An “unsurvivable” monster storm that is stronger than 2005’s deadly Hurricane Katrina is smashing its way through the southern United States.
Injuries have been reported as flying glass was ripped from a skyscraper. One person simply said “I am terrified” as they posted footage from inside their unit block of the fierce winds howling outside. Around 400,000 properties are without power.
Hurricane Laura struck the coast of the state of Louisiana as a category-4 storm, tearing through the town of Cameron 210 km east of Houston, at about 1.15am local time (4.15pm AEST).
Winds of up to 240 km/h were measured as Laura pounded into the coast. By comparison, when Katrina hit New Orleans its wind speed was less than Laura at a little over 200 km/h.
It is reportedly the strongest storm in 164 years to hit Louisiana, a state that is no stranger to hurricanes.
A storm surge warning is in place for an almost 700 km stretch of coast from south of Houston to New Orleans – that’s not far short of the distance between Melbourne and Adelaide.
The US’ National Hurricane Centre (NHC) warned some of the storm surges might be up to 6m in height and spread as far as 45 km/h inland.
Just before the storm hit, the country’s National Weather Service was blunt.
“TAKE COVER NOW!” it stated. “Take action now to protect your life!”
Around 150 people are said to have remained in the town of Cameron.
For those people who had remained in their homes, the NHC said the best they could do was “get under a table … use blankets of pillows to protect your head.”
INJURIES AS GLASS RIPPED FROM TOWERS
CNN Meteorologist Tom Sater said Cameron, which is only 1.5 meters above sea level, “was mostly completely underwater. There will not be a chance to get to that area until late in the morning”.
The storm then passed over Lake Charles and weakened to a category-2 storms. But it’s still packing wind of almost 180 km/h.
In Lake Charles, close to the coast, injuries have been reported. On Twitter, storm chaser Jeff Piotrowski said flying glass from skyscrapers had fallen on people below. Other footage showed the roof being ripped of a hotel in the city with people apparently in rooms below and glass shorn off office buildings.
CNN has reported that people who have not evacuated are being told to do a grim task.
Louisiana officials have said rescue efforts will not start until the storm surge has gone.
“Those choosing to stay and face this very dangerous storm must understand that rescue efforts cannot and will not begin until after storm and surge has passed and it is safe to do so,” the Vermilion Parish Sheriff’s Office said in a statement on Thursday.
“Please evacuate, and if you choose to stay and we can’t get to you, write your name, address, social security number and next of kin and put it a Ziploc bag in your pocket. Praying that it does not come to this.”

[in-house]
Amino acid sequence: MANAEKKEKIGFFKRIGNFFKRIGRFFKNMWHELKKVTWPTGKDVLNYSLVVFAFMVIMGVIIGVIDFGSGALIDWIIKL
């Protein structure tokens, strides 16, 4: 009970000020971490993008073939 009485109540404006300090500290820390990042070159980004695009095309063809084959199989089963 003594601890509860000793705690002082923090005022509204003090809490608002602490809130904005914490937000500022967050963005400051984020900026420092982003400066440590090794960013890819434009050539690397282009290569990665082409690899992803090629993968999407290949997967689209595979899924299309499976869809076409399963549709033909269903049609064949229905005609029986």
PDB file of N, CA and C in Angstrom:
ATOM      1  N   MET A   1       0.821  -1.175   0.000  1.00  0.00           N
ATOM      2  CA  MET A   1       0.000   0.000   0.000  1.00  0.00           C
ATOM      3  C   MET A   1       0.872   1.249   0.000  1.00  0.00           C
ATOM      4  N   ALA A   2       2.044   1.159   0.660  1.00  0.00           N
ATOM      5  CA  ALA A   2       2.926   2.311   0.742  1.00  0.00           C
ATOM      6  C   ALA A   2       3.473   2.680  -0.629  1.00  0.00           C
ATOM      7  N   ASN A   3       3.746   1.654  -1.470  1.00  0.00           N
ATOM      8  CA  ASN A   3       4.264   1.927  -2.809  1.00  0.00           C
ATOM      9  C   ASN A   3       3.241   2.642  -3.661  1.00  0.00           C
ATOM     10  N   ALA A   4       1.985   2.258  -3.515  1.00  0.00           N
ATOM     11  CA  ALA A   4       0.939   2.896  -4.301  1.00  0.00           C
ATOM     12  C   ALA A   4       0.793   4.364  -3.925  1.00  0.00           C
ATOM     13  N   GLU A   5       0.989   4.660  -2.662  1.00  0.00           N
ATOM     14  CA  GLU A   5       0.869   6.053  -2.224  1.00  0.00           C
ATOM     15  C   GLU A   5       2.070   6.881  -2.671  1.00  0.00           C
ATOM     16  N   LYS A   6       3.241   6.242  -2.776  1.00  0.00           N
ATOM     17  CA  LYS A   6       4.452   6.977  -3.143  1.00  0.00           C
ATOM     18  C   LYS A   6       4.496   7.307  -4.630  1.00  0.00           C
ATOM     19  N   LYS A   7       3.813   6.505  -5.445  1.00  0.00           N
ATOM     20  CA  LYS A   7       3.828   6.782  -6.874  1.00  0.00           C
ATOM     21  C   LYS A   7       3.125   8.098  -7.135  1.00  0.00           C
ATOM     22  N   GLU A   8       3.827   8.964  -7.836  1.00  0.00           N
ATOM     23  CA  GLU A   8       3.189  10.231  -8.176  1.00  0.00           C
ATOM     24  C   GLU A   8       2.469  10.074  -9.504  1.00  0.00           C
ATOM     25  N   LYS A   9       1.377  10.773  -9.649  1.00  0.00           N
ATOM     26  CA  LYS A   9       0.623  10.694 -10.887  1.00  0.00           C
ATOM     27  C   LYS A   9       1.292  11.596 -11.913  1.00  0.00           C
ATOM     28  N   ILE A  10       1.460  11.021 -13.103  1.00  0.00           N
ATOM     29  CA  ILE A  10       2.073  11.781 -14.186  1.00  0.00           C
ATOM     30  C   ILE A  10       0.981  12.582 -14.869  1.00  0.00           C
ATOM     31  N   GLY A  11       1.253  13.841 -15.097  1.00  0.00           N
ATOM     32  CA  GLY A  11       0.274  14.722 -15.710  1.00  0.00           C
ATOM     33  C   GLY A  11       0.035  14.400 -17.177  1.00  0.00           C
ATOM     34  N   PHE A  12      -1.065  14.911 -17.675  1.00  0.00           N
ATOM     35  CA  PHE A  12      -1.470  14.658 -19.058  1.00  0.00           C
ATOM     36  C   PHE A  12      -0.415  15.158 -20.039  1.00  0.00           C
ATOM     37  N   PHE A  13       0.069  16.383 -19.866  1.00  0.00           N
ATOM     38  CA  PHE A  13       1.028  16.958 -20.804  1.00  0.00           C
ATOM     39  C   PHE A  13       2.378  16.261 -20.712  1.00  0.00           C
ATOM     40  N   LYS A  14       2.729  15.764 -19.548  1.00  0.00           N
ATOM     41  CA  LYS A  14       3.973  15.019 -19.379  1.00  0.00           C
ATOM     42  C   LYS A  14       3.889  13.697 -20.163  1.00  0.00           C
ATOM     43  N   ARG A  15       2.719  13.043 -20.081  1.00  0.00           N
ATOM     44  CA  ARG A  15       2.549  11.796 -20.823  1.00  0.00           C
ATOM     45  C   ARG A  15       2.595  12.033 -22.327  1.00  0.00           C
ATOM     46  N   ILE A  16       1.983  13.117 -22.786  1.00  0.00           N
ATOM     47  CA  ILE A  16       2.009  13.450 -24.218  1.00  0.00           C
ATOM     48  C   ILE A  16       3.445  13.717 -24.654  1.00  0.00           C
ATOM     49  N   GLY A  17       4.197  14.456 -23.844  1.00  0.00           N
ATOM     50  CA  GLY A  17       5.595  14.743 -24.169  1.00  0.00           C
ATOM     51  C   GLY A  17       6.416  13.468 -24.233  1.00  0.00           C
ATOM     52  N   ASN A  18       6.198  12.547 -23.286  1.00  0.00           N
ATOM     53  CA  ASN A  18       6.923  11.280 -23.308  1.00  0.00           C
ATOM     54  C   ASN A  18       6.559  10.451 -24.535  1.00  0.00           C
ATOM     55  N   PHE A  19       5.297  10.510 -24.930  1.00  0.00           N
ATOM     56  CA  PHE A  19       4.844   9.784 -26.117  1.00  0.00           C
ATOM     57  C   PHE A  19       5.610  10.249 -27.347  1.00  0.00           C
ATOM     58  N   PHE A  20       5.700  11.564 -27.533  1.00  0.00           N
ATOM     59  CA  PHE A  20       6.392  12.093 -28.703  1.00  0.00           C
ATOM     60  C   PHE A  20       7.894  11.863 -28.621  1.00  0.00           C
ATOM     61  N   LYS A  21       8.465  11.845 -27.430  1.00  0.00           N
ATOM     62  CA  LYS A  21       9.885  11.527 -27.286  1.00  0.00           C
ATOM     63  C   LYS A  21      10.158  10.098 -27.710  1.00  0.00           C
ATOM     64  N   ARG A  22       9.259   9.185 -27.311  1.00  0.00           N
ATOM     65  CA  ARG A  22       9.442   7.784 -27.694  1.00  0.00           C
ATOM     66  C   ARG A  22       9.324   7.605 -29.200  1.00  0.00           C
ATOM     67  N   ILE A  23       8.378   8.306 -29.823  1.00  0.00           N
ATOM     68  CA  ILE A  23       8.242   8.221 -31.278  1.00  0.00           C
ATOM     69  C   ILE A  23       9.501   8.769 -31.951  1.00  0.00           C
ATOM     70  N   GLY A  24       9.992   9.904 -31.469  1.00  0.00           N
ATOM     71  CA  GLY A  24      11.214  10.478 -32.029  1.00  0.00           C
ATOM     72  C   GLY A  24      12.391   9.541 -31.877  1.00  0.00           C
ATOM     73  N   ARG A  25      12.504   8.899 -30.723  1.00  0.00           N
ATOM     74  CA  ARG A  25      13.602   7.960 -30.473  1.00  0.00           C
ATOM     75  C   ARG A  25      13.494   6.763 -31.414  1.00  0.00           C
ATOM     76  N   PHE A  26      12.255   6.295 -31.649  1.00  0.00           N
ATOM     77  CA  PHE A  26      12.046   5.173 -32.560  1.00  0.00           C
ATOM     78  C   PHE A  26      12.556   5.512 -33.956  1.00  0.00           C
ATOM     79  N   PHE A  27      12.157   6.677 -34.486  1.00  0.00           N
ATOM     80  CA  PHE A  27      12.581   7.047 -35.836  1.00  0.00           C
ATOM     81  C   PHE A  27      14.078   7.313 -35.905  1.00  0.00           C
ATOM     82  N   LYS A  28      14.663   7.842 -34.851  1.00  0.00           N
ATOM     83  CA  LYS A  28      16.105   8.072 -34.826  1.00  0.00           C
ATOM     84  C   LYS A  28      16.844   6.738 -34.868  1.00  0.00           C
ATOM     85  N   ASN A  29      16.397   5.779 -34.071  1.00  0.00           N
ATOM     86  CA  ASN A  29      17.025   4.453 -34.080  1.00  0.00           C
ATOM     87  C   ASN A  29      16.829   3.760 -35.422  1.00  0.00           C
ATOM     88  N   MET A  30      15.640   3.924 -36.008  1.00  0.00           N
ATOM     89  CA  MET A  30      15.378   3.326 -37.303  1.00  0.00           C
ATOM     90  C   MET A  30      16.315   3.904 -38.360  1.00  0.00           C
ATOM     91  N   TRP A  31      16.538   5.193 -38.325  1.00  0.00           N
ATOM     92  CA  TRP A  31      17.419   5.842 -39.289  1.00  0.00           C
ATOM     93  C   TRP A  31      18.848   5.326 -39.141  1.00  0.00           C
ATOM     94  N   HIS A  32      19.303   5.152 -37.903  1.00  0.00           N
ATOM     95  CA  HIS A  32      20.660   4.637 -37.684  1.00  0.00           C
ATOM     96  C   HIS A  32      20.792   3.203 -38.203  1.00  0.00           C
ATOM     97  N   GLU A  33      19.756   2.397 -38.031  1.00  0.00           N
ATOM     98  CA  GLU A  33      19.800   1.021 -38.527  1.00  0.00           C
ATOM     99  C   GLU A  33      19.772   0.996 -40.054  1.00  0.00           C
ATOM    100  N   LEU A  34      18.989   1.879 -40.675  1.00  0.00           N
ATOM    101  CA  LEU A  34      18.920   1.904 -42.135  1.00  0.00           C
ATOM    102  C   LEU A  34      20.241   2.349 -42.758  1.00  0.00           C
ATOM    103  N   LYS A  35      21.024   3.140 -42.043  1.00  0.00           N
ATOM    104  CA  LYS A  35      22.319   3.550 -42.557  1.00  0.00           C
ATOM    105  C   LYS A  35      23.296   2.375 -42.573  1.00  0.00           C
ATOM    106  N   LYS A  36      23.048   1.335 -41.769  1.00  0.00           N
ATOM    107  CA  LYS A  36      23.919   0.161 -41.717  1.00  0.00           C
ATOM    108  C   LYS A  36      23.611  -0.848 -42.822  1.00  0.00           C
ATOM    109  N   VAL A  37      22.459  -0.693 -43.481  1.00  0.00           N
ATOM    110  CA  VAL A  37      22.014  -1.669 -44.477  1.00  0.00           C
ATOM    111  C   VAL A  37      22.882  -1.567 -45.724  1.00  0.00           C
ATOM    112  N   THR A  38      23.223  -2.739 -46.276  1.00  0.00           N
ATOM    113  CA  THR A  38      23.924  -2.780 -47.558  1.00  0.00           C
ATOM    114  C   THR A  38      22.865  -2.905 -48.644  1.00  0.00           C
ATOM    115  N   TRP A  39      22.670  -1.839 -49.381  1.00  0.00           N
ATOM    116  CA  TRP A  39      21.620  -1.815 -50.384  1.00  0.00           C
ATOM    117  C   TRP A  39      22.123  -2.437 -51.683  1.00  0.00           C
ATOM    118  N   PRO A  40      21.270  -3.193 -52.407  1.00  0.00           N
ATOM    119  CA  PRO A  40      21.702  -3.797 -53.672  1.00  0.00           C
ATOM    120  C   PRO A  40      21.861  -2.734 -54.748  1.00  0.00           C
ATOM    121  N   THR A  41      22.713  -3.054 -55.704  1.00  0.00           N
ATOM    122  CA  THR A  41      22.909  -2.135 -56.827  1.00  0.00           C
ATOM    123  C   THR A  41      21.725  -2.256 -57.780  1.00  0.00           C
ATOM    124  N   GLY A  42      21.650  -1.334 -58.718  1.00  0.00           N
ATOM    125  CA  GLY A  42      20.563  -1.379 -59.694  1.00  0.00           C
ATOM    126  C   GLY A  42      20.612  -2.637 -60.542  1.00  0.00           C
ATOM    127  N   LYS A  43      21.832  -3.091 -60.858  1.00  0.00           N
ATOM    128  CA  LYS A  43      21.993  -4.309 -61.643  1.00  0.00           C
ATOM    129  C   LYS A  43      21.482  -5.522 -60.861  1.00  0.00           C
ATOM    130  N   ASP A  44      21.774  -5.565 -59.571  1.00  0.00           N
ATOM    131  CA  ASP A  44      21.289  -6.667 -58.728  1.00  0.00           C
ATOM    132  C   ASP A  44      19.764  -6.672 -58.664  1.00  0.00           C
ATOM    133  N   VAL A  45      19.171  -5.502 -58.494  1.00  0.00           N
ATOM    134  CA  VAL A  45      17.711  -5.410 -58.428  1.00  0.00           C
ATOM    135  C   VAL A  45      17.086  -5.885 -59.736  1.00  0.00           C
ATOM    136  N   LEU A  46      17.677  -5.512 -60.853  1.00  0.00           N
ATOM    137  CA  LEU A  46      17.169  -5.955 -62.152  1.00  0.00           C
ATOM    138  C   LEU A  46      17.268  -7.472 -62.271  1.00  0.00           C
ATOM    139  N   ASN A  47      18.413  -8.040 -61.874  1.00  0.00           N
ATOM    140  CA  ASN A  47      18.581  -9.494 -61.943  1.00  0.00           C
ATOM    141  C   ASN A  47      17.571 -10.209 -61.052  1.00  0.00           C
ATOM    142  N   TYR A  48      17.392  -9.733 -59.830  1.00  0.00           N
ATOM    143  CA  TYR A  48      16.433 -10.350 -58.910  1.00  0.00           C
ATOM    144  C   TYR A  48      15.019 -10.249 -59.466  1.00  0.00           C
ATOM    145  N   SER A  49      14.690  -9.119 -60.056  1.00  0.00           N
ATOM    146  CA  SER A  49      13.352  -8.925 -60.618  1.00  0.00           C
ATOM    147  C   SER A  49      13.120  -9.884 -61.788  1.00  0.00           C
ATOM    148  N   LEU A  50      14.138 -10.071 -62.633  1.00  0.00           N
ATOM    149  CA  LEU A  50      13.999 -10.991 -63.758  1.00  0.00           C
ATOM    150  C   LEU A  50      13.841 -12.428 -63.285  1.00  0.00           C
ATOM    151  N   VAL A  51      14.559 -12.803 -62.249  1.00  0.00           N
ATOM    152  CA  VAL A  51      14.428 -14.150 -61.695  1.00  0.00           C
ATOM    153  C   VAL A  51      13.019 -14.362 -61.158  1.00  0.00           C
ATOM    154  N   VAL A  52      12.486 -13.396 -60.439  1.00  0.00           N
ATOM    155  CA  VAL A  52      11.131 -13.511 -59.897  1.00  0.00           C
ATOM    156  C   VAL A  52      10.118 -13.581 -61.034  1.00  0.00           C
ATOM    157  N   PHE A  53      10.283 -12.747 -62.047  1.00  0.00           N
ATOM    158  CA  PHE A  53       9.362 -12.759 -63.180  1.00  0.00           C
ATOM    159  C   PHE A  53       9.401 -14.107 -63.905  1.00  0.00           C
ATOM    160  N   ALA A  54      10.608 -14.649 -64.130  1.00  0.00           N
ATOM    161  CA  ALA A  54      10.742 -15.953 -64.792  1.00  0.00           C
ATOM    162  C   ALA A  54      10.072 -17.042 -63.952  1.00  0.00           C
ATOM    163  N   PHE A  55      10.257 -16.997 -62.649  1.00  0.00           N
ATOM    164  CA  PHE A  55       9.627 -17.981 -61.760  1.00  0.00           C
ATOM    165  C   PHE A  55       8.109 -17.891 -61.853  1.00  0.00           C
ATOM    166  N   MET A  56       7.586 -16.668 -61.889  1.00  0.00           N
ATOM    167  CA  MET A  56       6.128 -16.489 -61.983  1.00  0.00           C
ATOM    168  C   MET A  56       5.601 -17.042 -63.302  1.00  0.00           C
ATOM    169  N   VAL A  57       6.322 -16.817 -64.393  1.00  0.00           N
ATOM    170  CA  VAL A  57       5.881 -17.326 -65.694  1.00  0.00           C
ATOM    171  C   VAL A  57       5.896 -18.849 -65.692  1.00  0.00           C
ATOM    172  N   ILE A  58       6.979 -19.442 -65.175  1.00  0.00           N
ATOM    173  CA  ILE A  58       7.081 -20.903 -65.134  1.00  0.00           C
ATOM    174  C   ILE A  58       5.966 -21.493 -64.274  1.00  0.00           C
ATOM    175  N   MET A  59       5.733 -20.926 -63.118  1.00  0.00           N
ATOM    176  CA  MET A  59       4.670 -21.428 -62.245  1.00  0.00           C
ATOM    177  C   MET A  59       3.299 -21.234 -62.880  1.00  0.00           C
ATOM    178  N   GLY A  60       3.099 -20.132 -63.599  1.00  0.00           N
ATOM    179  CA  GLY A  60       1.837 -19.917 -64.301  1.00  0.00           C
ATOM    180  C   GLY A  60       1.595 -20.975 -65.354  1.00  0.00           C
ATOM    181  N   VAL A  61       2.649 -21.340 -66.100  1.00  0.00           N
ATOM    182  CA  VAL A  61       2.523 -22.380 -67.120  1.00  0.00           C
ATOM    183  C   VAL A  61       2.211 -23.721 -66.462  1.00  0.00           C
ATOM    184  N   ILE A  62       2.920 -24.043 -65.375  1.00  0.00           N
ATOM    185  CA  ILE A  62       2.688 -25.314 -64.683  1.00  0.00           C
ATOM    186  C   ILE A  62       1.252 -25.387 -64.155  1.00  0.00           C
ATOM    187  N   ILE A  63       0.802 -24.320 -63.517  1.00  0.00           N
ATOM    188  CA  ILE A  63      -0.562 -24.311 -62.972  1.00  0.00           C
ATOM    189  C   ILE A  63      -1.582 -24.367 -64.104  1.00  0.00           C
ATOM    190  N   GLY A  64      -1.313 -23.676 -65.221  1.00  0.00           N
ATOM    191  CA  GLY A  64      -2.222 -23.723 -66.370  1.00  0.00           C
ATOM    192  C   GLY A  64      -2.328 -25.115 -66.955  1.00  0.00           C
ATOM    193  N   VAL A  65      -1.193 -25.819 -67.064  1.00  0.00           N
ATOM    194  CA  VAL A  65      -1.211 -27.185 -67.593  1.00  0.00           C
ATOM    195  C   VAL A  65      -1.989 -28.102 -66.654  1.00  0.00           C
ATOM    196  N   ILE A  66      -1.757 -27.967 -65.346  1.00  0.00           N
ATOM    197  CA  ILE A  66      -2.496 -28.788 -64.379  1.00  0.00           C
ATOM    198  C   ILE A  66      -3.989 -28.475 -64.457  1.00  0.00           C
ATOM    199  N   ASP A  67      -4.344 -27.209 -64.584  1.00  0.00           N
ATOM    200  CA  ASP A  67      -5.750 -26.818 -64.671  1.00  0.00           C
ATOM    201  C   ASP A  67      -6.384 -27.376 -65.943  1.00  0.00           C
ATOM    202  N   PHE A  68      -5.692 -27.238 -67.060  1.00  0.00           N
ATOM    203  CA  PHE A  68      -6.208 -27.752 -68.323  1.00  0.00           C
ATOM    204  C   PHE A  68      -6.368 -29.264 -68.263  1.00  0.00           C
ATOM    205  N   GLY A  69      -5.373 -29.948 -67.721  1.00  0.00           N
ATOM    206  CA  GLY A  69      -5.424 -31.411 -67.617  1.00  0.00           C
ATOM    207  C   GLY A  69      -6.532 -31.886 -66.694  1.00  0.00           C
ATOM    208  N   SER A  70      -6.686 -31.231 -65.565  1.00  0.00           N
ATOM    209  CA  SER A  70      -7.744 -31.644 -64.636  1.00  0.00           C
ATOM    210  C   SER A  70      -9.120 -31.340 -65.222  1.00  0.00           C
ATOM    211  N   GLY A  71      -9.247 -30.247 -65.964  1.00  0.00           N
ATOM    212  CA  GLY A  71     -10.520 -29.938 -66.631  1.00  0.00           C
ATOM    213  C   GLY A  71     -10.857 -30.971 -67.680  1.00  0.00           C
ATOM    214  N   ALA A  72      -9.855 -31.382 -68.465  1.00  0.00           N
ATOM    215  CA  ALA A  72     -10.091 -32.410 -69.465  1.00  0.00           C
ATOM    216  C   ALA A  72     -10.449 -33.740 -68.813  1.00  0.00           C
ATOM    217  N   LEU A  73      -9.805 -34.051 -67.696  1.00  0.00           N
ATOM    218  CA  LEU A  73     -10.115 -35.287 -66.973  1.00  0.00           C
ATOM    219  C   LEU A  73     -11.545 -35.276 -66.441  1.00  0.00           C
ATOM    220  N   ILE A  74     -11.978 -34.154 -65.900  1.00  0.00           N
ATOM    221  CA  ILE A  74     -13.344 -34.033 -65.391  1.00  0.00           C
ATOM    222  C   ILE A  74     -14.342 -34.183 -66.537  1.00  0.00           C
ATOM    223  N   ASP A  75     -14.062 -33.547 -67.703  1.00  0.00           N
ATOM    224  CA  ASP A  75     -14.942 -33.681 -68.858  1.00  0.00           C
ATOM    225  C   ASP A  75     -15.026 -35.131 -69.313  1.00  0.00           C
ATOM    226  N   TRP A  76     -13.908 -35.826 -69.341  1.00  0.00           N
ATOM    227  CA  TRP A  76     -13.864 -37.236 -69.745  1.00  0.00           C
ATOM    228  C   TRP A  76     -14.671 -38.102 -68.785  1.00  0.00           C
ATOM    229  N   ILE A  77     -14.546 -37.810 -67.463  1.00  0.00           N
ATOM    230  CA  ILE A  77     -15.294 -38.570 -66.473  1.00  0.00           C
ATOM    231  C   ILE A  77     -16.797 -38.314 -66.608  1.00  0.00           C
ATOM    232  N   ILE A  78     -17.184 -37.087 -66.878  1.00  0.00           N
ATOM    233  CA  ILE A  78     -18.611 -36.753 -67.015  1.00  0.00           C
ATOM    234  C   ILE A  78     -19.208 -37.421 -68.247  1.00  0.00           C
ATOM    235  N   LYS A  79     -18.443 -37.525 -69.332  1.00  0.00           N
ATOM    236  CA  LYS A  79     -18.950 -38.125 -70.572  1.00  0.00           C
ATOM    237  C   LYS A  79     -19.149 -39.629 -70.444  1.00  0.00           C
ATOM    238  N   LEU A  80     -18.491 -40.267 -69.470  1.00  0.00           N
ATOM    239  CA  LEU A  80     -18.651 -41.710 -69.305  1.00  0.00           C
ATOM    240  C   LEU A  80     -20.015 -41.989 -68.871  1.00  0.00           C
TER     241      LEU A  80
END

Forecasters have said the storm is so strong it could remain a category 1 hurricane by the time it reaches Little Rock, Arkansas, some 400 km inland.
“The power of Hurricane Laura is unprecedented, and Texans must take action now to get out of harm’s way and protect themselves,”
“The conditions of this storm are unsurvivable, and I urge southeast Texans to take advantage of these final few hours to evacuate.
“Your property can be replaced,” Mr Abbott said. “Your life cannot be replaced.”
US President Donald Trump told residents in the path of the storm to “listen to local officials”.
“Hurricane Laura is a very dangerous and rapidly intensifying hurricane,” Mr Trump tweeted. “My administration remains fully engaged with state and local emergency managers.”
NEW ORLEANS EMPTIED OF PEOPLE
Jimmy Ray was among those heeding evacuation orders in Lake Charles, Louisiana.
“We were going to try to ride it out at the house, but we found out that it was going to be too bad,” Mr Ray told AFP outside an evacuation facility.
Another evacuee in Lake Charles, Patricia Como, said her sister, her brother, cousins and other family members had stayed behind but she was “not going to take a chance”.
“I’m not going to play with the good lord,” Ms Como said.
In New Orleans, devastated by Hurricane Katrina in 2005, the historic French Quarter was empty of tourists, while sandbags were piled up in front of the doorways of colonial-style buildings and windows were boarded up with plywood.
The city remains traumatised from Katrina, which made landfall as a Category 3 storm, flooding 80 per cent of the city and killing more than 1800 people.
Laura earlier caused flooding in Haiti and the Dominican Republic, killing at least 25 people.
In Cuba, it caused material damage but no deaths.
The Atlantic storm season, which runs through to November, could be one of the busiest ever this year, with the NHC predicting as many as 25 named storms. Laura is the 12th so far.
– with AFP.